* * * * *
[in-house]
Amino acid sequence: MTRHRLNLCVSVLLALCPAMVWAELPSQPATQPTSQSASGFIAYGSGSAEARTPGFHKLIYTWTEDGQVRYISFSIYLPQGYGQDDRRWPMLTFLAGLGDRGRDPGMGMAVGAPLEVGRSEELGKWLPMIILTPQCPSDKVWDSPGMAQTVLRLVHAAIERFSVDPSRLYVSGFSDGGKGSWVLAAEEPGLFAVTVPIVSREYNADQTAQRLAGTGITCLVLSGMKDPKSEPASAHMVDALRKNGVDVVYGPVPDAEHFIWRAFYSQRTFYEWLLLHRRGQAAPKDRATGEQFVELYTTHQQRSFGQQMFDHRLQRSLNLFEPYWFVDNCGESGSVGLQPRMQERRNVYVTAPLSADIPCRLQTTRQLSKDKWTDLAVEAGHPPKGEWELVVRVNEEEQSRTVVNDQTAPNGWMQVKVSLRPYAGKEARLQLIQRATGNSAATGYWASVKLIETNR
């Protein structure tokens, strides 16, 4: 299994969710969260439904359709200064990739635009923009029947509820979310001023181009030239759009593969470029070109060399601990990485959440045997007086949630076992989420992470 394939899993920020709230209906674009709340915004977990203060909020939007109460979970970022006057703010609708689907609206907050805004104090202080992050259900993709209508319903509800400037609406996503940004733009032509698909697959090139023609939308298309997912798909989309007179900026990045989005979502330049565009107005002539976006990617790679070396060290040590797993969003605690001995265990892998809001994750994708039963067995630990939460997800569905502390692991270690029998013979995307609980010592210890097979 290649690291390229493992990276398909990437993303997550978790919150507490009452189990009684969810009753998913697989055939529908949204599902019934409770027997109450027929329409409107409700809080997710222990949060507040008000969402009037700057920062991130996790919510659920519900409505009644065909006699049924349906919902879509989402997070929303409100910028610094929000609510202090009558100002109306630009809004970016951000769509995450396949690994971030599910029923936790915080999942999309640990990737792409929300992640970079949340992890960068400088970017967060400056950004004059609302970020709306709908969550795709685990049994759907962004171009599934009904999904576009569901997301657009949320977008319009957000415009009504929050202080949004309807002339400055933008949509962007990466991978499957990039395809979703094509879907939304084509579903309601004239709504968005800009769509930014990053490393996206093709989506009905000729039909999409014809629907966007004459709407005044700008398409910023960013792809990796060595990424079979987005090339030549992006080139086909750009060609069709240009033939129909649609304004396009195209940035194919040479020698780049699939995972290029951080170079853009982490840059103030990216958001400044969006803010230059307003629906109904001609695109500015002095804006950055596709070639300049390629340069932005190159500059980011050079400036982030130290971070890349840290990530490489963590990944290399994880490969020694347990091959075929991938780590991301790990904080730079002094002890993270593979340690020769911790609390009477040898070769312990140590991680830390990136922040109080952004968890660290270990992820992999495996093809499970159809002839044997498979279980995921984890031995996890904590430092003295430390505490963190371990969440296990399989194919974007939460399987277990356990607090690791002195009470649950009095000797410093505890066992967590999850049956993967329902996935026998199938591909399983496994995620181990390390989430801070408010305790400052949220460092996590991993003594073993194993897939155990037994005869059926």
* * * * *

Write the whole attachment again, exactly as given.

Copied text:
[in-house]
Amino acid sequence: MTRHRLNLCVSVLLALCPAMVWAELPSQPATQPTSQSASGFIAYGSGSAEARTPGFHKLIYTWTEDGQVRYISFSIYLPQGYGQDDRRWPMLTFLAGLGDRGRDPGMGMAVGAPLEVGRSEELGKWLPMIILTPQCPSDKVWDSPGMAQTVLRLVHAAIERFSVDPSRLYVSGFSDGGKGSWVLAAEEPGLFAVTVPIVSREYNADQTAQRLAGTGITCLVLSGMKDPKSEPASAHMVDALRKNGVDVVYGPVPDAEHFIWRAFYSQRTFYEWLLLHRRGQAAPKDRATGEQFVELYTTHQQRSFGQQMFDHRLQRSLNLFEPYWFVDNCGESGSVGLQPRMQERRNVYVTAPLSADIPCRLQTTRQLSKDKWTDLAVEAGHPPKGEWELVVRVNEEEQSRTVVNDQTAPNGWMQVKVSLRPYAGKEARLQLIQRATGNSAATGYWASVKLIETNR
């Protein structure tokens, strides 16, 4: 299994969710969260439904359709200064990739635009923009029947509820979310001023181009030239759009593969470029070109060399601990990485959440045997007086949630076992989420992470 394939899993920020709230209906674009709340915004977990203060909020939007109460979970970022006057703010609708689907609206907050805004104090202080992050259900993709209508319903509800400037609406996503940004733009032509698909697959090139023609939308298309997912798909989309007179900026990045989005979502330049565009107005002539976006990617790679070396060290040590797993969003605690001995265990892998809001994750994708039963067995630990939460997800569905502390692991270690029998013979995307609980010592210890097979 290649690291390229493992990276398909990437993303997550978790919150507490009452189990009684969810009753998913697989055939529908949204599902019934409770027997109450027929329409409107409700809080997710222990949060507040008000969402009037700057920062991130996790919510659920519900409505009644065909006699049924349906919902879509989402997070929303409100910028610094929000609510202090009558100002109306630009809004970016951000769509995450396949690994971030599910029923936790915080999942999309640990990737792409929300992640970079949340992890960068400088970017967060400056950004004059609302970020709306709908969550795709685990049994759907962004171009599934009904999904576009569901997301657009949320977008319009957000415009009504929050202080949004309807002339400055933008949509962007990466991978499957990039395809979703094509879907939304084509579903309601004239709504968005800009769509930014990053490393996206093709989506009905000729039909999409014809629907966007004459709407005044700008398409910023960013792809990796060595990424079979987005090339030549992006080139086909750009060609069709240009033939129909649609304004396009195209940035194919040479020698780049699939995972290029951080170079853009982490840059103030990216958001400044969006803010230059307003629906109904001609695109500015002095804006950055596709070639300049390629340069932005190159500059980011050079400036982030130290971070890349840290990530490489963590990944290399994880490969020694347990091959075929991938780590991301790990904080730079002094002890993270593979340690020769911790609390009477040898070769312990140590991680830390990136922040109080952004968890660290270990992820992999495996093809499970159809002839044997498979279980995921984890031995996890904590430092003295430390505490963190371990969440296990399989194919974007939460399987277990356990607090690791002195009470649950009095000797410093505890066992967590999850049956993967329902996935026998199938591909399983496994995620181990390390989430801070408010305790400052949220460092996590991993003594073993194993897939155990037994005869059926």